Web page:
TORONTO -- A top executive of a senior housing company, which manages some Ontario long-term care homes hard hit by COVID-19, has been dismissed from her job after she allegedly mocked the families of residents during a virtual meeting.

According to the union representing more than 60,000 front-line workers in the province, Joanne Dykeman, who was the executive vice-president of operations at Sienna Senior Living, made the alleged comments during a video conference town hall with the families of Woodbridge Vista Community Care residents on Wednesday night.

“Sienna Senior Living delivered prepared talking points in a transparent attempt to rebuild its corporate image after failing to keep workers and families safe during COVID-19,” SEIU Healthcare said in a statement.

“Before exiting the call, executives were overheard mocking and ridiculing the concerns of families.”

On Thursday evening, Sienna Senior Living said in a statement that Dykeman is no longer with the company.

“While she is deeply regretful of the comments she made yesterday evening, she also understands that they do not meet either her expectations nor those of Sienna Senior Living. Each resident and all of their loved ones are deserving of our respect at all times,” Lois Cormack, president and CEO of the company, said in a statement.

Anthony Manieri, whose 55-year-old sister lives at the long-term care facility and has tested positive for COVID-19, told CP24 Thursday the management policed the meeting.

He said families did not get the opportunity to voice their concerns.

"Everyone logged off, but her, and she just closed her laptop, and the audio kept going," Manieri said, adding that he was recording the meeting.

"As soon as she closed it, she called us bloodsucking class-action lawsuits people."

Manieri said Dykeman also ridiculed some of the questions that families asked during the meeting.

Following the call, he said they notified other families and even sent an email to the premier's office.

Some families held a protest at the facility on Thursday.

CP24 has not independently verified the alleged comments made during the meeting.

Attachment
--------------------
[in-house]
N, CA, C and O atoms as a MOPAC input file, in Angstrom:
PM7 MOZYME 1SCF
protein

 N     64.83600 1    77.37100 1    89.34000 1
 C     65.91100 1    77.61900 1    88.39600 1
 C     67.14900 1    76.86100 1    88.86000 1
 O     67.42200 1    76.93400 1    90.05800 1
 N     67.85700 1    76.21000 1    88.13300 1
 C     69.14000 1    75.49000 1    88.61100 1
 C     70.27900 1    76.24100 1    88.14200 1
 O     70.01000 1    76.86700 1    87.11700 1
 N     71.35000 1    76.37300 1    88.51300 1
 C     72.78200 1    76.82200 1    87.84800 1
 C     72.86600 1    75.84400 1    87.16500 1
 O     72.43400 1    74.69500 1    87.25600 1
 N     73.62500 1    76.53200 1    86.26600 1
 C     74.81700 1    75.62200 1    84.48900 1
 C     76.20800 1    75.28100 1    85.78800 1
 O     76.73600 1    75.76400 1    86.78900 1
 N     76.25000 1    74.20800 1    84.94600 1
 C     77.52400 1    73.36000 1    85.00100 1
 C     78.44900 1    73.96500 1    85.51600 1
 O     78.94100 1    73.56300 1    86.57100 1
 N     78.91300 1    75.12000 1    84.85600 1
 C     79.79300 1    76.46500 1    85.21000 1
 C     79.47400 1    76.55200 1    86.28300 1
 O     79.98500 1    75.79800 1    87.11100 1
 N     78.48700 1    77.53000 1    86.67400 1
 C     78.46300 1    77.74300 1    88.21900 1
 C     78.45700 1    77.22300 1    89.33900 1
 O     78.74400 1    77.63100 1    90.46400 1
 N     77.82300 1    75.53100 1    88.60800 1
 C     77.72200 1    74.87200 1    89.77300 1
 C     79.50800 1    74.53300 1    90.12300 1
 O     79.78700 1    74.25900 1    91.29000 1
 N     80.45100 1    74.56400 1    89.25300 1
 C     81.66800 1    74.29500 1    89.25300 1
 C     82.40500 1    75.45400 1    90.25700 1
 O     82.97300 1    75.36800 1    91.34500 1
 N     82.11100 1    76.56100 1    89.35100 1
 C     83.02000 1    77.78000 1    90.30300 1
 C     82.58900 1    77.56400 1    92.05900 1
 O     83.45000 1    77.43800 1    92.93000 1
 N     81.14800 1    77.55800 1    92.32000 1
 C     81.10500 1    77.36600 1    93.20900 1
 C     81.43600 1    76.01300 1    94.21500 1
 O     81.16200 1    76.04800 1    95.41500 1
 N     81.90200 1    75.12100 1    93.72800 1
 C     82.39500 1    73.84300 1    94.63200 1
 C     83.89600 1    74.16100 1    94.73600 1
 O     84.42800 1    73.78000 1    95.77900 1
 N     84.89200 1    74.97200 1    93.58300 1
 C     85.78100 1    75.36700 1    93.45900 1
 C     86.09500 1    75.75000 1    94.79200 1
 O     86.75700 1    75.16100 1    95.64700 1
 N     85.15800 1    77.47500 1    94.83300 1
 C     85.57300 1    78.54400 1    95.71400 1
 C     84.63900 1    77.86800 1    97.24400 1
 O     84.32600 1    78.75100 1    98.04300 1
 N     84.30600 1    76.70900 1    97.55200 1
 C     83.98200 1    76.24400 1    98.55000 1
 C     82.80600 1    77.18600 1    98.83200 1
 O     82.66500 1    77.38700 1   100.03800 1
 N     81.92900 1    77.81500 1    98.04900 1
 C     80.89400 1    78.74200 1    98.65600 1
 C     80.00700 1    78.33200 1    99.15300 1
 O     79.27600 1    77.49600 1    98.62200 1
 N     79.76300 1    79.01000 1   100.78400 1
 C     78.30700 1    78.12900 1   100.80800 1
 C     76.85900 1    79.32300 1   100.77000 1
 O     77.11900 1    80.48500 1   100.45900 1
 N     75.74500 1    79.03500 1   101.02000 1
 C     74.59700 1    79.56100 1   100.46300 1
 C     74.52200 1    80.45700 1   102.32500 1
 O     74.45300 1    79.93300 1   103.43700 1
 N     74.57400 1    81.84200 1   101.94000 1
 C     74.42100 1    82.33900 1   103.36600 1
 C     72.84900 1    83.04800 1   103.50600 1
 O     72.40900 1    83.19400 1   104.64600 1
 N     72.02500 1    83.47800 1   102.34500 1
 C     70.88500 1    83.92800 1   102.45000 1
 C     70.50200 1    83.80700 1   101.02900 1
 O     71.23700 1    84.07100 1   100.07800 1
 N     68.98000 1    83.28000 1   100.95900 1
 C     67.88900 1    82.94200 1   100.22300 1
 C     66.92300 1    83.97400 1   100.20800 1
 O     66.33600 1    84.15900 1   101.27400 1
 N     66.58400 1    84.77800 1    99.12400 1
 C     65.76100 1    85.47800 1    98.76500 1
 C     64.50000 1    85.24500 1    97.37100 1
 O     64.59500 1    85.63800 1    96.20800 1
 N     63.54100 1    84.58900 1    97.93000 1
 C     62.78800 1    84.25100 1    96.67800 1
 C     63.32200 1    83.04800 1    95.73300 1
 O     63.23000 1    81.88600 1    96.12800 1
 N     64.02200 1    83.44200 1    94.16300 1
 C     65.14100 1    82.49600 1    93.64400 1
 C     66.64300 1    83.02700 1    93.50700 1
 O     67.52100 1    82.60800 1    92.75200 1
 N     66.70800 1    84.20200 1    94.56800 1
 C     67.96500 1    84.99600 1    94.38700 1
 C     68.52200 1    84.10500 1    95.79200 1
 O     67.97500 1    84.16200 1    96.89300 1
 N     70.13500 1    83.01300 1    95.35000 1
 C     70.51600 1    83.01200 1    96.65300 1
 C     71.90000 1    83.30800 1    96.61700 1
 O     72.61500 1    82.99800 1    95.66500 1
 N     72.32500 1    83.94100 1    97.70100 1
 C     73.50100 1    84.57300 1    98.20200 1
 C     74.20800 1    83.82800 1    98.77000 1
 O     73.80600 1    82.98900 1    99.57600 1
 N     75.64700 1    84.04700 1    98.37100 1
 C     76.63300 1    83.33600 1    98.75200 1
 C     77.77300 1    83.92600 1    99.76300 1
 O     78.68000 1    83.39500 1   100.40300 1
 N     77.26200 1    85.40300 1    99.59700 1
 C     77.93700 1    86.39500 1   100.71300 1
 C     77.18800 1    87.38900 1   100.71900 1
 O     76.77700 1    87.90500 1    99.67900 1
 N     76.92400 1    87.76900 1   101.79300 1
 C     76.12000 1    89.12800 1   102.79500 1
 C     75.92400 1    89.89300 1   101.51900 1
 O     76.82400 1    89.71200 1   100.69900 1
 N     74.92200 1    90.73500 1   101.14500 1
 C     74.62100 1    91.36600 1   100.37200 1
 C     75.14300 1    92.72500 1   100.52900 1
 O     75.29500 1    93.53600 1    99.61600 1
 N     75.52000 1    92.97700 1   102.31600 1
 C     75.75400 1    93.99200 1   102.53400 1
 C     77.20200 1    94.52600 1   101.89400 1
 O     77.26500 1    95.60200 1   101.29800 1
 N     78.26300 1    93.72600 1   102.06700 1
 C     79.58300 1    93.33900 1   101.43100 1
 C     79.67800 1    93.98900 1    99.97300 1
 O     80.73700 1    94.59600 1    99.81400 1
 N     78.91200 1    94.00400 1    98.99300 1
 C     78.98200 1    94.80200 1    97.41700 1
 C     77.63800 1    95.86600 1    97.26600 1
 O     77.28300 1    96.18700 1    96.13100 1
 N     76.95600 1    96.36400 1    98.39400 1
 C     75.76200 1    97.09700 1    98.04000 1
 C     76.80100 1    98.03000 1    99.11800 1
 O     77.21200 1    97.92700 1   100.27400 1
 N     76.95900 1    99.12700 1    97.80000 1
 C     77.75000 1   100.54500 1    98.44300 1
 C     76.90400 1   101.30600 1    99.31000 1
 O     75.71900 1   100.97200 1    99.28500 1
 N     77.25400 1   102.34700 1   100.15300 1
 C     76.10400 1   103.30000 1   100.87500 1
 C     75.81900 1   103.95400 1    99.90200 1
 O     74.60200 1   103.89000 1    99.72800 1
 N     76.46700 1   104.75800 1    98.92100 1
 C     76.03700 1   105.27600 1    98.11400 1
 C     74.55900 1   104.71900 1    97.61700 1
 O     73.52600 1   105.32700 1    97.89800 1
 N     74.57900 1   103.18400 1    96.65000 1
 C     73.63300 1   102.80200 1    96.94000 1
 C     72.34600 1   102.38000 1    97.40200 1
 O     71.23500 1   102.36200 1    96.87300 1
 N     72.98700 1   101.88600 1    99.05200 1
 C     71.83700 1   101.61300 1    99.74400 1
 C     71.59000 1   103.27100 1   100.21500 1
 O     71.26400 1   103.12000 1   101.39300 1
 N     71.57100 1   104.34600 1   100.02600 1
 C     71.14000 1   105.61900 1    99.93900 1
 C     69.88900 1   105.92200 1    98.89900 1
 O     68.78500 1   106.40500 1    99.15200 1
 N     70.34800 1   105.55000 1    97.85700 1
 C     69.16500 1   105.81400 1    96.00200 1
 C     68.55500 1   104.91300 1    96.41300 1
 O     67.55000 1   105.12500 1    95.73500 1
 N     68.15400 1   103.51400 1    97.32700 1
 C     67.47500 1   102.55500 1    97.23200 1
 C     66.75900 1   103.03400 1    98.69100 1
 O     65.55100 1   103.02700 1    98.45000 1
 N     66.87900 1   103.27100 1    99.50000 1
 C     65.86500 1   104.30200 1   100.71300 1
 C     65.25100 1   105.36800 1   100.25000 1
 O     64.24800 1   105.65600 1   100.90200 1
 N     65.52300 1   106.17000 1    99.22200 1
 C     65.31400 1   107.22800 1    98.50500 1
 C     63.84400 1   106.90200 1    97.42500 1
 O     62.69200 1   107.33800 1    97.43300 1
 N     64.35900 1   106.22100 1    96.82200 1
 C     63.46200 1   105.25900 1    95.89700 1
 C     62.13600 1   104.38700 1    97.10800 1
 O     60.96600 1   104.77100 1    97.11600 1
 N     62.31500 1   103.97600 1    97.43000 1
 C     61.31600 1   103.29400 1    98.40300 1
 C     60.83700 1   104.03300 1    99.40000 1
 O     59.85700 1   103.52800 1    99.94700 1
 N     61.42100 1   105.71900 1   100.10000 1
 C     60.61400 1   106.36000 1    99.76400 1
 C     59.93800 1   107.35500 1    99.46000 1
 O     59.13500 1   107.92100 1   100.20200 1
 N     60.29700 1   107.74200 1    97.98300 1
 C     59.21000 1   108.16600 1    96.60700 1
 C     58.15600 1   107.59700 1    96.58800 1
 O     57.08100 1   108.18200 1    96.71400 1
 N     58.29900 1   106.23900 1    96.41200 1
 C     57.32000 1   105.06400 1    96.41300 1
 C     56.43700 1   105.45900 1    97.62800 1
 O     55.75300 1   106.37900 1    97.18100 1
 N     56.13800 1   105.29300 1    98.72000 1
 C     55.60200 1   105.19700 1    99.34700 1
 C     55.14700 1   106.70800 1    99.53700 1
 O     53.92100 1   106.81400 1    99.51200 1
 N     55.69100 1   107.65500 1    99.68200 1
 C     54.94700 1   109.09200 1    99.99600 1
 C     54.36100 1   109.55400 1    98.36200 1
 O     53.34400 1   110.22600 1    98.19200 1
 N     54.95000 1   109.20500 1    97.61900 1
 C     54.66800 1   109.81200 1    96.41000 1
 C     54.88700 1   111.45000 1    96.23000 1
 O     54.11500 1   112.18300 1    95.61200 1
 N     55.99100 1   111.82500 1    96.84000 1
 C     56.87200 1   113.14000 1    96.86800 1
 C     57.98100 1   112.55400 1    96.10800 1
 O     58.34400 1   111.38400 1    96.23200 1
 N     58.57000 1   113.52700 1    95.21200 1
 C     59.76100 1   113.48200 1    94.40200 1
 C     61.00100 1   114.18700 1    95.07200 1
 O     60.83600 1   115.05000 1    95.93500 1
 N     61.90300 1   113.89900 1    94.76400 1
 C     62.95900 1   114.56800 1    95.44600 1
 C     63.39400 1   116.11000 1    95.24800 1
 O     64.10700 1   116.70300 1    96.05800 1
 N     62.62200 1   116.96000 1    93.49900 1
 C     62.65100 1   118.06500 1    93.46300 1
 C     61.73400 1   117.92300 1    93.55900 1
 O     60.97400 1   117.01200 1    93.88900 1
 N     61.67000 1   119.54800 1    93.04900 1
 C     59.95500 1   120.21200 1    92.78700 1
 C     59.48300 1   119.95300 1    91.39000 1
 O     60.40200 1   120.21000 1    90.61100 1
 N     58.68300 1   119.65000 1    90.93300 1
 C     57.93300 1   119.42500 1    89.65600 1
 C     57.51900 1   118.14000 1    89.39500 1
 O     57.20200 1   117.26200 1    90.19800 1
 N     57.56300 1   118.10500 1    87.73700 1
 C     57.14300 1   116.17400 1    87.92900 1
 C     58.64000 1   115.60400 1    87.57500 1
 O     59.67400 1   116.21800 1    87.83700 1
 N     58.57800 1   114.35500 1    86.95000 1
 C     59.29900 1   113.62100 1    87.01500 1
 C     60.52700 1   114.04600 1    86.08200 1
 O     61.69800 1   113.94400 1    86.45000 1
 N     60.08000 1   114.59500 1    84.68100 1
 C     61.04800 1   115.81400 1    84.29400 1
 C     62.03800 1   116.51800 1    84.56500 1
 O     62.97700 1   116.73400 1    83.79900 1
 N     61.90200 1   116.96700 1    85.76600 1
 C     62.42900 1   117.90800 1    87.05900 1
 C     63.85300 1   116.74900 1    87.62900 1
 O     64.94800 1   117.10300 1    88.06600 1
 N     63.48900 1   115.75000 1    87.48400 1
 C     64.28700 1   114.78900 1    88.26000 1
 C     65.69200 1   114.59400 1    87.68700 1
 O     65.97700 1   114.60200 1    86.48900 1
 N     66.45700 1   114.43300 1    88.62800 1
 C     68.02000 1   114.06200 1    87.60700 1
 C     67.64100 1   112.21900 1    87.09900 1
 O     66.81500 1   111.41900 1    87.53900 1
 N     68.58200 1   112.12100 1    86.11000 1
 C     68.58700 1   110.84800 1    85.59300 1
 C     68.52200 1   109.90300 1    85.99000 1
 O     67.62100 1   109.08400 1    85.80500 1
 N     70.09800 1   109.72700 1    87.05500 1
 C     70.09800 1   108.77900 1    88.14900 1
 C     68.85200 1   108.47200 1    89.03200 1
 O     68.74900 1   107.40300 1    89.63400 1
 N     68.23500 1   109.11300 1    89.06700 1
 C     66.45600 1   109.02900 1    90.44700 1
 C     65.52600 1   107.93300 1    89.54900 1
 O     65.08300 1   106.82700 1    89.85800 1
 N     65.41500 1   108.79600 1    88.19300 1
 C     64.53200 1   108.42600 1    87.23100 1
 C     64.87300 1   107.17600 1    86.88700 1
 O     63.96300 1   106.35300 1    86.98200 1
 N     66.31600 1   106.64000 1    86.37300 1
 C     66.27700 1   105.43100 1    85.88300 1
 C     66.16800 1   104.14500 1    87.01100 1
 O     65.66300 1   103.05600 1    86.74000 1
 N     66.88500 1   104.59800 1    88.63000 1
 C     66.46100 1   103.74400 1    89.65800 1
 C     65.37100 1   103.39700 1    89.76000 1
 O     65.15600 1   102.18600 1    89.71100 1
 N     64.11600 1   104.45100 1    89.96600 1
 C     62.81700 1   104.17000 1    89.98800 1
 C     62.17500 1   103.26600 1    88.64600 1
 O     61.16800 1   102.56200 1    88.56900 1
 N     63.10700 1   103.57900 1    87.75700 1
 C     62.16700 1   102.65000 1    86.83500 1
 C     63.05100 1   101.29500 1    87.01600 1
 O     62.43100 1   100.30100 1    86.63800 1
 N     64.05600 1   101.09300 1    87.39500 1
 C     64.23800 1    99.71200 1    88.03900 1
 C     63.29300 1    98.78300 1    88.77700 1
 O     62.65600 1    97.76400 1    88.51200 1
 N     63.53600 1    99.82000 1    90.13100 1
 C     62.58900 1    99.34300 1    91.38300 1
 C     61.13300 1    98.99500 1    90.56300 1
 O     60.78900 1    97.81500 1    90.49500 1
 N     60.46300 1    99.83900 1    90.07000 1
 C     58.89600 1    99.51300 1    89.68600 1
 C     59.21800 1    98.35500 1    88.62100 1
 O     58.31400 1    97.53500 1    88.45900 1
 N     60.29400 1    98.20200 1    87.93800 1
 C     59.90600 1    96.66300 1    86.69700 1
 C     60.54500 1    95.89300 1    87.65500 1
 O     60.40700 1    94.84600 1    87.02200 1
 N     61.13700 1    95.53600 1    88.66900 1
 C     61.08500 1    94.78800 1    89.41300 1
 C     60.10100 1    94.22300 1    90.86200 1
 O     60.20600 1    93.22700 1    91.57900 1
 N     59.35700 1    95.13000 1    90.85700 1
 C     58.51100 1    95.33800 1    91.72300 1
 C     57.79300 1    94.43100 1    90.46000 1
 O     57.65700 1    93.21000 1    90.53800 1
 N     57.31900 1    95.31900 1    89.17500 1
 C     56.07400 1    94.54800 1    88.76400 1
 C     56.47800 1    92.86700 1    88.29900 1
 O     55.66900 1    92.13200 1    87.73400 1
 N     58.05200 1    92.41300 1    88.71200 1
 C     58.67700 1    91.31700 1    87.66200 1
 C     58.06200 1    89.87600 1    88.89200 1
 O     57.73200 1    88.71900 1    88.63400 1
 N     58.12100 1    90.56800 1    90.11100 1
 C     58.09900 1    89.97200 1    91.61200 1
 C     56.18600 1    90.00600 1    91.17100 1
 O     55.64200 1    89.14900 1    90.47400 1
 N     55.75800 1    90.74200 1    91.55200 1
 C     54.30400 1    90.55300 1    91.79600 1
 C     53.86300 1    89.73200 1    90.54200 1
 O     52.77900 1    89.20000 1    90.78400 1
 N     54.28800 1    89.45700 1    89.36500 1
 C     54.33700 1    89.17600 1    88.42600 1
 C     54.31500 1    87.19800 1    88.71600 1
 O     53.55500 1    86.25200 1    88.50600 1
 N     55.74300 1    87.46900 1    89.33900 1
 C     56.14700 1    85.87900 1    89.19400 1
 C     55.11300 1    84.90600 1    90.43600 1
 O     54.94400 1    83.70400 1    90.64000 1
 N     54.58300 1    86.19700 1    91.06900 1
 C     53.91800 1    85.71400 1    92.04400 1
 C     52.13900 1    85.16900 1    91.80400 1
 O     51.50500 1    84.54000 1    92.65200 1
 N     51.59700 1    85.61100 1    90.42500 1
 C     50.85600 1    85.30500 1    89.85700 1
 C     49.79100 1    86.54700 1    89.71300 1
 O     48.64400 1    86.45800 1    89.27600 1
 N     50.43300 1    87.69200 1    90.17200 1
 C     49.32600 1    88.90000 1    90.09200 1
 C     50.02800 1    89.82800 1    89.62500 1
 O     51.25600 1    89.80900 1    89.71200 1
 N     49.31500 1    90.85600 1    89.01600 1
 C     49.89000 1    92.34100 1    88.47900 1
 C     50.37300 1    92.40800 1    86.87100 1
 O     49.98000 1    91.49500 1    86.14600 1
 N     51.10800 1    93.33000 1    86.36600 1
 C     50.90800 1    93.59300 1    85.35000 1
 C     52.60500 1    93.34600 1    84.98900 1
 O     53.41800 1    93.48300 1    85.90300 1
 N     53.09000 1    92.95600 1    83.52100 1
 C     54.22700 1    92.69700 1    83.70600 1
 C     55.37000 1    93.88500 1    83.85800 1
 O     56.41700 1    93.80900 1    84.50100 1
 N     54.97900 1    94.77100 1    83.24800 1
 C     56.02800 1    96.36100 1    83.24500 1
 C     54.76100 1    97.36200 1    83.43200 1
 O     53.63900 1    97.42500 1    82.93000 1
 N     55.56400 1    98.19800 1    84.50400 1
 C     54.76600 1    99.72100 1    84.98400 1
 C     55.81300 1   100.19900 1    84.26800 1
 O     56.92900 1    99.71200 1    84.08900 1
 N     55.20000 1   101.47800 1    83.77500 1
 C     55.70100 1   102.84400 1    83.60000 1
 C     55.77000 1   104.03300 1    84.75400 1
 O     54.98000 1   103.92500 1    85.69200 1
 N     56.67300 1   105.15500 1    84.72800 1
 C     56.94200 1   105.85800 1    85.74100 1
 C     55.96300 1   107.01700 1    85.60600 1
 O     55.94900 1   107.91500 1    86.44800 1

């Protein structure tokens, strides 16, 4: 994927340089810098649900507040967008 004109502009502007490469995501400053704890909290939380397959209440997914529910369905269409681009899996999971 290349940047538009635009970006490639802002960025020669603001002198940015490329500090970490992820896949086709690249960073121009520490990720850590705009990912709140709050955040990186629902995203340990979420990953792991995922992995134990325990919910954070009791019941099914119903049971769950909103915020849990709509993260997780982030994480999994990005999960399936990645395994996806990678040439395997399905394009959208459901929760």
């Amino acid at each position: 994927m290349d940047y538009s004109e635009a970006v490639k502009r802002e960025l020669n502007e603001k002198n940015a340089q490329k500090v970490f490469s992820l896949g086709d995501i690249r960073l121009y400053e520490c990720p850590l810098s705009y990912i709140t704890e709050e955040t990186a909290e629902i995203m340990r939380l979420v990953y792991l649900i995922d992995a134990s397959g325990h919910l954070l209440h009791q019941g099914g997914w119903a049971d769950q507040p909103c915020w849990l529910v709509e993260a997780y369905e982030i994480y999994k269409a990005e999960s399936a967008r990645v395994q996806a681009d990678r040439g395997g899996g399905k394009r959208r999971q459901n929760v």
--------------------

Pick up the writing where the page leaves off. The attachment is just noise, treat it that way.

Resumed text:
The virtual meeting was held after families demanded answers over the weekend following the transfer of 18 residents with COVID-19 infections to hospitals.

The company said the needs for those patients exceeded what could be provided at the home.

Families previously told CP24 there is a lack of communication from the management about the situation in the facility.

SEUI Healthcare President Sharleen Stewart called the behaviour from for-profit long-term care companies “appalling.”

“But the crisis in our long-term care system isn’t about the actions of any one executive, because at the end of the day it doesn’t change the fact that companies like Sienna are simply not in the business of care,” Stewart said in a statement.

“If Sienna was sincere about real change, they should call on Doug Ford for a full public inquiry and agree to testify in front of a judge.”

On Saturday, the union called the province to take control of Woodbridge Vista Care Community, where 21 residents have died after contracting the virus.

A COVID-19 outbreak was declared at the home on May 7, according to York Region Public Health.

Earlier, the province appointed William Osler Health System as the interim manager of the home.

“Despite receiving hospital support, Woodbridge Vista Care Community has been unable to contain the spread of COVID-19,” the province said in a news release issued Thursday.

"At least we know that our family members will be taken care of to a certain degree. We still need to have answers because, regarding my sister, I haven't had an update since Friday," Manieri said.